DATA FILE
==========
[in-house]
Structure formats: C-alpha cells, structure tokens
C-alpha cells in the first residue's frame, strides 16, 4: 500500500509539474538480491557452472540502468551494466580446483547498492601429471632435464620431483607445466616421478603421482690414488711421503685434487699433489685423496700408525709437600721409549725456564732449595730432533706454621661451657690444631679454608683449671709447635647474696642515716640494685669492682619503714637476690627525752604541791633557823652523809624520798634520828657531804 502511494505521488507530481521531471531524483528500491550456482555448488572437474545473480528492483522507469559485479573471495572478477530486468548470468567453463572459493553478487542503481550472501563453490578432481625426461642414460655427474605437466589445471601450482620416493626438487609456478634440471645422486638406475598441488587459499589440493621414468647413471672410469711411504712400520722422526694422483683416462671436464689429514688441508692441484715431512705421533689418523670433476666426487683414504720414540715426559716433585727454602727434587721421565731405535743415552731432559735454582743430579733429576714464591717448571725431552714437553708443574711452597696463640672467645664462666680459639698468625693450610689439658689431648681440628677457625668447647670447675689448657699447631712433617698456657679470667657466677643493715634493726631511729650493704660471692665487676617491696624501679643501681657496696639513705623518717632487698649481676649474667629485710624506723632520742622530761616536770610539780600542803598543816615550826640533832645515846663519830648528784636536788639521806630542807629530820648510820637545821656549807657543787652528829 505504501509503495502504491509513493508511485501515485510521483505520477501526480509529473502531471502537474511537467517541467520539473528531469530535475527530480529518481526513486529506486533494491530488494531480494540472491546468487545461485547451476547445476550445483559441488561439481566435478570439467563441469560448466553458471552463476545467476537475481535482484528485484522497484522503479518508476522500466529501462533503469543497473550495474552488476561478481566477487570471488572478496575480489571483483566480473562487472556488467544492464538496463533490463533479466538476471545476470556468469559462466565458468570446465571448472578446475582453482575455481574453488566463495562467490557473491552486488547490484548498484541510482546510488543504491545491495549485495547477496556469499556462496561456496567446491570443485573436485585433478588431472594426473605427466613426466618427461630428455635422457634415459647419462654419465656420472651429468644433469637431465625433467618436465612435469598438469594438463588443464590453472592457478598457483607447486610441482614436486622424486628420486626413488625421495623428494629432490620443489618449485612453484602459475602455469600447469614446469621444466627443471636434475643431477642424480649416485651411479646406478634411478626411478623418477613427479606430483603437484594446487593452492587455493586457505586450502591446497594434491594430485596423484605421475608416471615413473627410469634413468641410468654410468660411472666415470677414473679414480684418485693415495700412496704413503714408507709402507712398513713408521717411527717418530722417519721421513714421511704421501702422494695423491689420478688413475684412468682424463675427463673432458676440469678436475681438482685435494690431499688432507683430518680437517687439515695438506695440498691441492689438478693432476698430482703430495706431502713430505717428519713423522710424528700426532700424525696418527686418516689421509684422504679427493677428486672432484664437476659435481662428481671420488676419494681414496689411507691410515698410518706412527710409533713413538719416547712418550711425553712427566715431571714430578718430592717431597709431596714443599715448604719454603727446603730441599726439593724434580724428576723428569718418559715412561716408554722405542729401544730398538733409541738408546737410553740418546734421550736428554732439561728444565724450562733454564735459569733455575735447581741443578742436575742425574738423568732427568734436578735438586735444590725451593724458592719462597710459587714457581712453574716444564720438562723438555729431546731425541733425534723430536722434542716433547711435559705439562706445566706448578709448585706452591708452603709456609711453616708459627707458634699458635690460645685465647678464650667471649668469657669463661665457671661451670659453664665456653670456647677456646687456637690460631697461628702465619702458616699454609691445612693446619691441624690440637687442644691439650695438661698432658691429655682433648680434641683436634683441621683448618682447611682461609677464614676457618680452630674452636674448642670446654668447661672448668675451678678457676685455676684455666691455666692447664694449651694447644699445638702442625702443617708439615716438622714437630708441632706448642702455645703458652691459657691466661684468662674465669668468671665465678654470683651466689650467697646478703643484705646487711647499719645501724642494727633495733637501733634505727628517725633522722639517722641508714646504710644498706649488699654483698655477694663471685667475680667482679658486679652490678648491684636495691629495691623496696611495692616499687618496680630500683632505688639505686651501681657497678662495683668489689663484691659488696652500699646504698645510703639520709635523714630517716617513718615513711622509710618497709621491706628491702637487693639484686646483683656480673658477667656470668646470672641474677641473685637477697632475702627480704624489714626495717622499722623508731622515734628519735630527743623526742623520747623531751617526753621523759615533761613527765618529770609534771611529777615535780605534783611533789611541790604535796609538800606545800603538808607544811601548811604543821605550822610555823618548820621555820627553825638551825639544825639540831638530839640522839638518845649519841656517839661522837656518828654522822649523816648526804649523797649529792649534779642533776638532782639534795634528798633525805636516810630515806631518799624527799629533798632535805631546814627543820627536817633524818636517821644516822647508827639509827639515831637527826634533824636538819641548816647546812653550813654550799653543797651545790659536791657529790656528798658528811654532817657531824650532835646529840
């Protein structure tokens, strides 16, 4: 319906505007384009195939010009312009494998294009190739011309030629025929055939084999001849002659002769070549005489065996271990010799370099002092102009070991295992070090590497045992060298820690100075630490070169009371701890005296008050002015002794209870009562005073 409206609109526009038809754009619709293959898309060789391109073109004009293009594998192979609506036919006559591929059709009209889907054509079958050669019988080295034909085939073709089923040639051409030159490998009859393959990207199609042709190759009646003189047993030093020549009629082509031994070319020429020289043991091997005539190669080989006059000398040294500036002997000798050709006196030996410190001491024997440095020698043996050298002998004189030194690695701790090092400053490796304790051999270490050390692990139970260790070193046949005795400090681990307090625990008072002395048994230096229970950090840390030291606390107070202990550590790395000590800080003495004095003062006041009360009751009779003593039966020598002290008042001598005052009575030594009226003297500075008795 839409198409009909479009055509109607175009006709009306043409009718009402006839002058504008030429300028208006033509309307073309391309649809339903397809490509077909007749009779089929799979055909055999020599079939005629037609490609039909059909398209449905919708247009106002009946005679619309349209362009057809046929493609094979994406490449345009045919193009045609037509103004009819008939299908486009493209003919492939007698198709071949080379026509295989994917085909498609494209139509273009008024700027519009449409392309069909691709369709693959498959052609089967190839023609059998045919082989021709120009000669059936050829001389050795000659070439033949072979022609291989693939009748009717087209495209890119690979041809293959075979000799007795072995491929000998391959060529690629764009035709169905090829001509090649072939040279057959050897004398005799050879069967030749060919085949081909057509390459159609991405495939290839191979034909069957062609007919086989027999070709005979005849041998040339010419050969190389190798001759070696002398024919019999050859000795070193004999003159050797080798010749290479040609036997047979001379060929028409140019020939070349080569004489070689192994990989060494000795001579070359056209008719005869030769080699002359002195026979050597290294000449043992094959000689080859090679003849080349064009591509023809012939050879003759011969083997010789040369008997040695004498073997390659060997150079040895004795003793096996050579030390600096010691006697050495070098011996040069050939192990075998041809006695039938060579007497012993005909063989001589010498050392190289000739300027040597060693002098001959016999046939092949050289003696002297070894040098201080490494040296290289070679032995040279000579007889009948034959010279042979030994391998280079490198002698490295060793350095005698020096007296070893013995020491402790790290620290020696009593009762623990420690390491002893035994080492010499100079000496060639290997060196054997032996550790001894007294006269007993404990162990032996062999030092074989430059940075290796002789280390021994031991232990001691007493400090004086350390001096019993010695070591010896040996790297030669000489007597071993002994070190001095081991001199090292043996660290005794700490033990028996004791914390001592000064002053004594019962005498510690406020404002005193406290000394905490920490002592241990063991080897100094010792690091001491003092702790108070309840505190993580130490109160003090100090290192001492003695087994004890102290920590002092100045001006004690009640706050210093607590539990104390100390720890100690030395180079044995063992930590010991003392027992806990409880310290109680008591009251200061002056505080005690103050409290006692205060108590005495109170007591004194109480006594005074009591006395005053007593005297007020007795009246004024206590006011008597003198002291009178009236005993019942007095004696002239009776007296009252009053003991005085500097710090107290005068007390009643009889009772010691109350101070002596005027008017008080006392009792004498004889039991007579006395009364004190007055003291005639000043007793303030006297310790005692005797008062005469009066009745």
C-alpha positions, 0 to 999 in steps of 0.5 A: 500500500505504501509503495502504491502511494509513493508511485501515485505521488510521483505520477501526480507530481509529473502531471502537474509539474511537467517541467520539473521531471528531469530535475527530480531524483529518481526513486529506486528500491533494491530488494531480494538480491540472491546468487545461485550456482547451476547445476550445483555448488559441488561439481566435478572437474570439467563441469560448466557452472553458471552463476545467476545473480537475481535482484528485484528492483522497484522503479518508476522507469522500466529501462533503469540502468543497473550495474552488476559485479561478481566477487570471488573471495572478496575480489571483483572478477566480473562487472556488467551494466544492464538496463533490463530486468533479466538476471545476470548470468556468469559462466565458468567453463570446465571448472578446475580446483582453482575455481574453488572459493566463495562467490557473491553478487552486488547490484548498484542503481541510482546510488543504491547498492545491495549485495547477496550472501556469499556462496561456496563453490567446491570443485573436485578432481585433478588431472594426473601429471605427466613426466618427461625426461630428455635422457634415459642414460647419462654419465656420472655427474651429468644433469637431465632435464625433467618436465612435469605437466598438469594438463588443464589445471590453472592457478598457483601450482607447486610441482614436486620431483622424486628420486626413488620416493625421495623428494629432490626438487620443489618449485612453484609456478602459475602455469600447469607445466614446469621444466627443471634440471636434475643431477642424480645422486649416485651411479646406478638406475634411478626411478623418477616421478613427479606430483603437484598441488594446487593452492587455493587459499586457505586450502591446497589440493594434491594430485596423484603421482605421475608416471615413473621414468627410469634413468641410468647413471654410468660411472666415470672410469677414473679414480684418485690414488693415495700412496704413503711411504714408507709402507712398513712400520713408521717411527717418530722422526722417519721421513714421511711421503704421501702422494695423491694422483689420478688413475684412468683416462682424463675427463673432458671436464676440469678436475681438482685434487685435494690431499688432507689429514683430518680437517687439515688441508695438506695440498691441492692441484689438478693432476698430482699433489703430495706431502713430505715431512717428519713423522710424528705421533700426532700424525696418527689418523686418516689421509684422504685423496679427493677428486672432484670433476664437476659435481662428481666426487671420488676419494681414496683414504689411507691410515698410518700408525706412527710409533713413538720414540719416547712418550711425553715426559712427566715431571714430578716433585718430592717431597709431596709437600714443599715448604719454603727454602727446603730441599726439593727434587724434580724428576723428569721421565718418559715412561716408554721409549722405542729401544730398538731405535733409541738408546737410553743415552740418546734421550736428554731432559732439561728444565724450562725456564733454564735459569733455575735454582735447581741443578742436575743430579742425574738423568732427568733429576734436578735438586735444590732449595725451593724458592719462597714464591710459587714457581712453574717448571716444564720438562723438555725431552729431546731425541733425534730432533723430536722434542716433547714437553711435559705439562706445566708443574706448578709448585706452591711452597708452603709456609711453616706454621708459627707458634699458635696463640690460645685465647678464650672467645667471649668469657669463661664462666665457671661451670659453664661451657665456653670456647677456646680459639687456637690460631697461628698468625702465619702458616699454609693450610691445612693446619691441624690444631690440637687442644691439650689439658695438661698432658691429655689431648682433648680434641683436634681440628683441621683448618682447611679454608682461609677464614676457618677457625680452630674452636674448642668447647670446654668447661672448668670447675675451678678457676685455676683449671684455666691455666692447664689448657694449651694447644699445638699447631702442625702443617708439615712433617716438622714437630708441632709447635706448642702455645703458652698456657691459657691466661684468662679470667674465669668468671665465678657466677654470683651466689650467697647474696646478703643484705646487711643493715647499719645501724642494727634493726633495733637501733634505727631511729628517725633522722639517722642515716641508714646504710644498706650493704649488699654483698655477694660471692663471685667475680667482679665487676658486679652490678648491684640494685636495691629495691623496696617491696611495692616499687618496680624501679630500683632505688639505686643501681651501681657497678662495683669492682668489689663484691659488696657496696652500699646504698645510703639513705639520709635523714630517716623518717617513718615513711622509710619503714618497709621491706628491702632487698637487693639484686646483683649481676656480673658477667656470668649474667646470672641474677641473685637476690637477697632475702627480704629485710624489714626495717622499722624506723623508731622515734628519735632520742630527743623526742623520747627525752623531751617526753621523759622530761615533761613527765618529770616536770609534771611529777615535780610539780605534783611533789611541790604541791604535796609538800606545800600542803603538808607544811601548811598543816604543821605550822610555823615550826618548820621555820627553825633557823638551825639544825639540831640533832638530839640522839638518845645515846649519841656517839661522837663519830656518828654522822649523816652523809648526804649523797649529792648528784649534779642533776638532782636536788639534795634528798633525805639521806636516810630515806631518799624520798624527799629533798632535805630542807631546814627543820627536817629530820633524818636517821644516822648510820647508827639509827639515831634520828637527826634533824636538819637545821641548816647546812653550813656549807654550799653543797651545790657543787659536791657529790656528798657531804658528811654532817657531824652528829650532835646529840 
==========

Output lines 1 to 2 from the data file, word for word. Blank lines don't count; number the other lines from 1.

[in-house]
Structure formats: C-alpha cells, structure tokens